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February 04, 2006

Re-Undoing Reverse Anti-Racism

I don't know what the title of this post actually parses to mean, but I'm going to hazard a guess. Racism is racism, anti-racism is the fight against racism. Reverse anti-racism is the leapy thing because it's like reverse racism. Except there is no such thing as reverse racism, it's simply a euphemism for black people 'being racist towards' whites. 'Being racist towards' someone is an overblown way of saying that something insulting happened that could possibly be construed as racist... and thats about as much patience as I or anyone should have for this mumbo-jumbo.

People without a logical bone in their body have been trying to wordsmith themselves into a fairy-ring of colorblind nirvana for generations in this country. Dollars to donuts Harriett Beecher Stowe didn't get it right herself. That doesn't stop Americans from trying - but since there is no justice, all we can do really is comfort ourselves with the notion that our consciences are OK. And for the sake of salve, opportunists find their ways into the public every once in a while.

My buddy Dave Hoggard put his foot down on some such nonsense which I haven't the patience to investigate. Since he's my pal, I trust his judgement, but since I'm something of a hardass on the subject, I think I'm in decent enough proximity to the subject to say 'Undoing Racism' is yet another farce. The conversation started off something like this:

In today's print edition of the Rhino Times, editor John Hammer takes my councilwoman, Dr. Goldie Wells, to task because she (ed: allegedly) called him a racist. Hammer reports that Wells, " ... said that I was a racist because I'm white and my parents are white, and my parents taught me to judge people by the color of their skin because my parents are racists."

So that means I must be a racist, too. Right? My parents are white ... just like John's. So logic tells me that Dr. Wells is calling my parents racists... just like John's. But the problem is, my parents are not racists. Just as John says of his parents in his column, mine did not teach me "...to judge people by the color of their skin..." as my councilwoman accuses without having ever having met them. To the contrary, I believe it was my dad who coined the phrase "... but by the content of their character" several years before Dr. King uttered those famous words. Calling my parents racists is offensive. Moreover, it is just an outright baldfaced lie.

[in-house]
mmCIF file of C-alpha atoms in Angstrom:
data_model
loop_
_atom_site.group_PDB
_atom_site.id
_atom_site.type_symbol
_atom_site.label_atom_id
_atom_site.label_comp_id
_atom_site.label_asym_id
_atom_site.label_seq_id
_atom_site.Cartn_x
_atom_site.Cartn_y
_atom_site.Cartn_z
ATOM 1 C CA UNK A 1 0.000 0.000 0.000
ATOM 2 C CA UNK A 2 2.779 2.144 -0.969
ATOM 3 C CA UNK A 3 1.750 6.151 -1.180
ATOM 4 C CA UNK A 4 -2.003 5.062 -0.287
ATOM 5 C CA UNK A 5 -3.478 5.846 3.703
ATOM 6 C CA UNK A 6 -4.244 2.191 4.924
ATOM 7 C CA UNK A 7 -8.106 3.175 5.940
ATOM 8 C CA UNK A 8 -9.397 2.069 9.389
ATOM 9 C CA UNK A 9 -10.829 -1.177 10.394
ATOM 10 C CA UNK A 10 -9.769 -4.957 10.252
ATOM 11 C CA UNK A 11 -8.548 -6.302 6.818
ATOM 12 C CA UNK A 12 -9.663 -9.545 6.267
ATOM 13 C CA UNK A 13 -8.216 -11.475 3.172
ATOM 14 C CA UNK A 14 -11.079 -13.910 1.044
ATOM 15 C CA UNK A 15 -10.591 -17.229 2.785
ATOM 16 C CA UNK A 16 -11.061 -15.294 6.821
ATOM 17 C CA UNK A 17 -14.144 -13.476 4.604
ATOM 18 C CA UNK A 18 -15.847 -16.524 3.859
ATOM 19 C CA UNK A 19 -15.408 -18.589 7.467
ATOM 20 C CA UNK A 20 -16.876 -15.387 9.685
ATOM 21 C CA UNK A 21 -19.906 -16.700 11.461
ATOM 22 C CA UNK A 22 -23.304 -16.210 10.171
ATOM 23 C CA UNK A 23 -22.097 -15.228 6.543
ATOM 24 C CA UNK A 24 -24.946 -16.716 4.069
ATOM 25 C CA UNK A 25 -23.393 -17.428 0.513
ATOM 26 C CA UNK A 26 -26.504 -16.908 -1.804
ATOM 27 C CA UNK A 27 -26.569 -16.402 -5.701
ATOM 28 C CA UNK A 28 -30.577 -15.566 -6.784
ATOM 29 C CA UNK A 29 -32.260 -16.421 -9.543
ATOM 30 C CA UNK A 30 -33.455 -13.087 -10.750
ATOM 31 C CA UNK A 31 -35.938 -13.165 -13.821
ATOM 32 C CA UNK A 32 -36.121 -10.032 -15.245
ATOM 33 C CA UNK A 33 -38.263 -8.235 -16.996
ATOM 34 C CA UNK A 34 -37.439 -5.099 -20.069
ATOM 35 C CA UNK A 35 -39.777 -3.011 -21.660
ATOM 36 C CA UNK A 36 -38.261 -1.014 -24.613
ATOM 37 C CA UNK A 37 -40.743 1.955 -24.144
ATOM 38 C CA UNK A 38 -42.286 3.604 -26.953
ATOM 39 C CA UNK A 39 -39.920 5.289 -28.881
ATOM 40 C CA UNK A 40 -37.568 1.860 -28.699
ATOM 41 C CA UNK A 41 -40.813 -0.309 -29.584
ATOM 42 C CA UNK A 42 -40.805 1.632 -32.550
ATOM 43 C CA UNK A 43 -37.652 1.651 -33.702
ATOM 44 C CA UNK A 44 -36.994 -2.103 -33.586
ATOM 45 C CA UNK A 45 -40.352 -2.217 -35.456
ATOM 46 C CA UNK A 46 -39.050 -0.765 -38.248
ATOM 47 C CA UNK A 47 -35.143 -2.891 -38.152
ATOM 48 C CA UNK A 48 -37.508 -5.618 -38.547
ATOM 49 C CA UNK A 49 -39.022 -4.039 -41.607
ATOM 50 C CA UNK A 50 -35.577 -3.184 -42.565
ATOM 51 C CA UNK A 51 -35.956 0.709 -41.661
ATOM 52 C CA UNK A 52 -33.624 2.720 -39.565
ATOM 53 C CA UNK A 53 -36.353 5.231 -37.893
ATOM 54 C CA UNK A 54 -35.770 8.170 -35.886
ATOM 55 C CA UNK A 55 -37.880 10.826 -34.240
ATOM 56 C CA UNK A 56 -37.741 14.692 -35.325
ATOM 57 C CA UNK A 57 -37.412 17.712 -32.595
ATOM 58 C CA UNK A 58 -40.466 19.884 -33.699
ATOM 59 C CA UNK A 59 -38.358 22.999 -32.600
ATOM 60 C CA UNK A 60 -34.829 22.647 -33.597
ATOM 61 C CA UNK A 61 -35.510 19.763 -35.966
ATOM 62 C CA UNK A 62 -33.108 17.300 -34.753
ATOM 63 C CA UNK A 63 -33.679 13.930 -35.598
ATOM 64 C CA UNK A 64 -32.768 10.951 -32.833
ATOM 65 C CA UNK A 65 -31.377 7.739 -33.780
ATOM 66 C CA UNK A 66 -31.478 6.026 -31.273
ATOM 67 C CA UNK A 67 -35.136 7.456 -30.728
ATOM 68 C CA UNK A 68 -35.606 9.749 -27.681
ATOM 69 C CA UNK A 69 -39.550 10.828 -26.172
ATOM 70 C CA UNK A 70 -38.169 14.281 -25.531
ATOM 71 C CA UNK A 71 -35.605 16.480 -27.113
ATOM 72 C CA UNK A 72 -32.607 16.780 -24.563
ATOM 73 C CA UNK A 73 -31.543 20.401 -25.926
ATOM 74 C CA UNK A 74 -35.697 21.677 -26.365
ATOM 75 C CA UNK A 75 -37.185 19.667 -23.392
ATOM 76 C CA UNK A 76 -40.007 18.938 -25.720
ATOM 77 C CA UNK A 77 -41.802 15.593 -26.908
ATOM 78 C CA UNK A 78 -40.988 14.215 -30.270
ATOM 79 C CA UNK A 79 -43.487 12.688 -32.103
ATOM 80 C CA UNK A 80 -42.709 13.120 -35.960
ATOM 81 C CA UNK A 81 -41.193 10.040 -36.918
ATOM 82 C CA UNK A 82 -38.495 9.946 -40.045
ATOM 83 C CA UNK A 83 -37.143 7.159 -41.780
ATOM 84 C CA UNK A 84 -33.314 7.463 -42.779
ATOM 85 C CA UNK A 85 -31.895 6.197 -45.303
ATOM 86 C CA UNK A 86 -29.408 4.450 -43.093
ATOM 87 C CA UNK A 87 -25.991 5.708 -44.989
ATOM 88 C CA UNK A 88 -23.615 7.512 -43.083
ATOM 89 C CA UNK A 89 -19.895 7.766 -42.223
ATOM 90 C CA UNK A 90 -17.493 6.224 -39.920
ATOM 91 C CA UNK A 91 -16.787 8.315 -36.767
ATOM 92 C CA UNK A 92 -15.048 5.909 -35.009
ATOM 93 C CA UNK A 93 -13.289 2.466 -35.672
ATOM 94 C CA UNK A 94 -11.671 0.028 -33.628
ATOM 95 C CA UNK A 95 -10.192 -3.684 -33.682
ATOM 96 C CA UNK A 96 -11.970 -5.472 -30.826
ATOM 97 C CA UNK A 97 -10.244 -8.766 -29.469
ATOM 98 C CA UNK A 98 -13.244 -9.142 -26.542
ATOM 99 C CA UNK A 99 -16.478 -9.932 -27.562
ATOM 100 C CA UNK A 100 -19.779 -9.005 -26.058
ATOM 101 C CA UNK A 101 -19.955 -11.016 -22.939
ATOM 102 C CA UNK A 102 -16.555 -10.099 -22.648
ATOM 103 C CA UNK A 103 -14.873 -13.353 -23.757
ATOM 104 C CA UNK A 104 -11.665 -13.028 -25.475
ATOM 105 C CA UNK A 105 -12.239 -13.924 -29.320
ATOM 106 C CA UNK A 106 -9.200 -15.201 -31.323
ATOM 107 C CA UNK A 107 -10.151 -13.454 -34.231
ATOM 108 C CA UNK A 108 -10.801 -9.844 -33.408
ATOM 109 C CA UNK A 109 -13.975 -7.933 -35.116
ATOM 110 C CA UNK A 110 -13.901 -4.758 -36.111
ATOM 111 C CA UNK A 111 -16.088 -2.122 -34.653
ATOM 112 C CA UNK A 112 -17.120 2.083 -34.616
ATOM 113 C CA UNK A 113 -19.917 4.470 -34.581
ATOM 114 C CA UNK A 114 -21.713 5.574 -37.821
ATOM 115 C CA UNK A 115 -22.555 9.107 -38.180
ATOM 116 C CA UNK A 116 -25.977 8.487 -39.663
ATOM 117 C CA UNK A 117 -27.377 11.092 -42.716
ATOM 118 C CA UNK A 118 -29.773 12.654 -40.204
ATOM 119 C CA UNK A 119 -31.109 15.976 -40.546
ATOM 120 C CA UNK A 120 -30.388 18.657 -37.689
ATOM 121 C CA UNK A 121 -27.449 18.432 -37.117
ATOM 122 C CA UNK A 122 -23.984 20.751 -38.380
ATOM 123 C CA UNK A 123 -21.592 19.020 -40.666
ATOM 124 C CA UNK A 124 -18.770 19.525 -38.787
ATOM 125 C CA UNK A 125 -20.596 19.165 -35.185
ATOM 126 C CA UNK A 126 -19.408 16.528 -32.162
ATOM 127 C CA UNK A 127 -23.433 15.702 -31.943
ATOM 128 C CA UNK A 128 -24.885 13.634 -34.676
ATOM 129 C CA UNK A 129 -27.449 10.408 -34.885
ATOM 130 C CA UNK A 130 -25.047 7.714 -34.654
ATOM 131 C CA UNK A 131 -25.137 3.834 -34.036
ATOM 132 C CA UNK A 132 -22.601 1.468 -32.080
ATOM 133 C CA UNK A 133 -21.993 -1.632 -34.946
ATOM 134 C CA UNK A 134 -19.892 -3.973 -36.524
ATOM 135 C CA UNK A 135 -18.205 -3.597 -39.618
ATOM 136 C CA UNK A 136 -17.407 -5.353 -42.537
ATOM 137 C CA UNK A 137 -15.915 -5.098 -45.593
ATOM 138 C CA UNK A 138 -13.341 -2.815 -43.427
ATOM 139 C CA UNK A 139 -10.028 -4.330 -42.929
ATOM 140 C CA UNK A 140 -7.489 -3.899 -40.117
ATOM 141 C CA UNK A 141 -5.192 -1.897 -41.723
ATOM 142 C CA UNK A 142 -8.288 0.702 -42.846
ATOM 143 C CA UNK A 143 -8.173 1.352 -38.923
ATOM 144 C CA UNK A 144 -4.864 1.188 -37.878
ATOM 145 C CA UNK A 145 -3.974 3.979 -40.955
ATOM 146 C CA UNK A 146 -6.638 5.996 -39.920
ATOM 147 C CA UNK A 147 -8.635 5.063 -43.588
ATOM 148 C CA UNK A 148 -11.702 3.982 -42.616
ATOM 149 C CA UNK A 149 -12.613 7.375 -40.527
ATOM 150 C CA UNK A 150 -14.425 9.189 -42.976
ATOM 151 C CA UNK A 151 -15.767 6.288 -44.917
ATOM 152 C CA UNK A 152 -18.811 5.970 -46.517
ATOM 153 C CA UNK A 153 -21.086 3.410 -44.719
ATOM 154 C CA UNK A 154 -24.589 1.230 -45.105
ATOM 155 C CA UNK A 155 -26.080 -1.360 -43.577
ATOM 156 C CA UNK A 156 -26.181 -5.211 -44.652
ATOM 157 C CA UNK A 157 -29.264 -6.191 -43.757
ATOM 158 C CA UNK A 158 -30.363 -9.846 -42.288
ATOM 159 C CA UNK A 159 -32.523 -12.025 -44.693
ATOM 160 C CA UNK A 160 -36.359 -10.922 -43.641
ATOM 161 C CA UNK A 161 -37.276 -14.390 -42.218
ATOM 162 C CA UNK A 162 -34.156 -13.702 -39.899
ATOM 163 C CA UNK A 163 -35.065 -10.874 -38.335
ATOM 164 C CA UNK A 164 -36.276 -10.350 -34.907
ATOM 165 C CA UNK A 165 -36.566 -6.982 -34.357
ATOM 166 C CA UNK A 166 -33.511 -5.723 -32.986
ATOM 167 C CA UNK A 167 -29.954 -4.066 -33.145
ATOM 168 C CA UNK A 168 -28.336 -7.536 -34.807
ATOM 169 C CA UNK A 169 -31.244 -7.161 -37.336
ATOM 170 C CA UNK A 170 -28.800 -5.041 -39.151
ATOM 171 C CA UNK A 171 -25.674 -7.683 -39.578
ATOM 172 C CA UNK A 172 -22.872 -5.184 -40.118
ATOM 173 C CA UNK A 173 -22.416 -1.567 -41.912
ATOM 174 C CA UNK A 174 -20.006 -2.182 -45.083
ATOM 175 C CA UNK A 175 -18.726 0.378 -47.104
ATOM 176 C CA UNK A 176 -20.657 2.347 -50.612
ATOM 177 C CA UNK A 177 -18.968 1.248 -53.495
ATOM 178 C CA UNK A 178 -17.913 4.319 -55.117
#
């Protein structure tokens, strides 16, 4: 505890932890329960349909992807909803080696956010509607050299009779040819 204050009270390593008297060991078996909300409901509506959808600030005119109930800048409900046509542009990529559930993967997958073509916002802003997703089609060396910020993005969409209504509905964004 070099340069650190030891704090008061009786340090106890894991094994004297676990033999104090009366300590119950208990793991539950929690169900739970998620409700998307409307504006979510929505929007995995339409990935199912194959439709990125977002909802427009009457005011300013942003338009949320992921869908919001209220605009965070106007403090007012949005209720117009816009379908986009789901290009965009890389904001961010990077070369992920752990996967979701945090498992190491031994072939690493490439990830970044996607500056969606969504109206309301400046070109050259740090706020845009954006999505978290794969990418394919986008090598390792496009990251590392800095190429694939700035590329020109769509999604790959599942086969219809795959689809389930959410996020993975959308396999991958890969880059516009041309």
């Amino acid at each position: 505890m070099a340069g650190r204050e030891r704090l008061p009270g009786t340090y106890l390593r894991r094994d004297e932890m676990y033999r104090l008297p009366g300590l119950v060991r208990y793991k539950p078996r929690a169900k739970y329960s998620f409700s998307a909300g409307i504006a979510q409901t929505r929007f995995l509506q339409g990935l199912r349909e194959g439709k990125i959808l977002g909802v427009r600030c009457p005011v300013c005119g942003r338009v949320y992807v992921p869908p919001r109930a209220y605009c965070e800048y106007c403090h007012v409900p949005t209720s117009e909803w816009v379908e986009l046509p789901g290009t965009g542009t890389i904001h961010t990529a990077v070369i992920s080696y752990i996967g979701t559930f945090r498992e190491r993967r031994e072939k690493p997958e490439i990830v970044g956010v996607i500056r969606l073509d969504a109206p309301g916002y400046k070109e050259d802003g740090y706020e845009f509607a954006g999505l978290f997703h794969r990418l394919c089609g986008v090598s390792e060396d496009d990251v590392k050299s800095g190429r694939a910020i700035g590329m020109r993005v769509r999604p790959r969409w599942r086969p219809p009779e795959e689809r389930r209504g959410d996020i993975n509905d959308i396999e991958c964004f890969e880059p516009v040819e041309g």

How can it be that it is acceptable for a black person to stereotype me and my parents, and all white people with white parents, by labeling us all as racists when no evidence exists to support such a claim? I'll tell you why. Because many otherwise intelligent black people, and many white ones as well, are buying in to a bunch of revisionist horse manure.

And in the comments I heard something like this:

Our Undoing Racism workshop group (large and racially diverse) couldn't come to an agreement on the definition of "racism," so it doesn't surprise me that the small and less diverse group of commenters on this thread can't agree either. I don't believe there is a public consensus on the definition of the word.

And if we can't agree on the definition of the word, then it's difficult to discuss or debate a person's use of it without confusion and conflict, both of which we have here.

Horse manure indeed.

According to a survey I started about four years ago, about 14% of people surveyed are straight up racist. It doesn't bother me to know if they are black or white. In fact, the way I wrote the test, it doesn't matter. I designed it according to some fairly strong definitions which well researched. You can take my word for it, or you can read 'In My Father's House'. OK let's not be extreme, I'll give you a two shortcuts. The long shortcut is here, the short shortcut is as follows:

The belief that there are differences between human beings which are inherited such that they can be ordered into separate races in such a way that each race shares traits and tendencies which are not shared by members of any other race. Each race has an 'essence'.

All forms of racism build from the premise of racialism. Notice that racialism is not saying anything 'good' or 'bad' about races just that mutually exclusive races absolutely exist and divide the species. The racialist would argue that you could trace the bloodlines of Jews throughout history and that you can definitely determine the 'jewness' of any human being according to his racial 'essence'.

A racialist does not necessarily believe that the races, as we understand them in America are complete. He may say that there are, in actuality, 37 races. We just don't know what they are yet. The racialist's point however is that race, whatever it turns out to be, is deterministic of human behavior and that we need to know.

extrinsic racism:
The extrinsic racist says that there is a moral component to the 'essence' of a race which warrants differential treatment. These differences are, to the extrinsic racist, not particularly controversial. The extrinsic racist, while maintaining the belief for example that Jews are greedy, might not feel anything wrong with befriending a Jew. The extrinsic racist might very well applaud the Jew who proves himself not greedy and call him a credit to his race.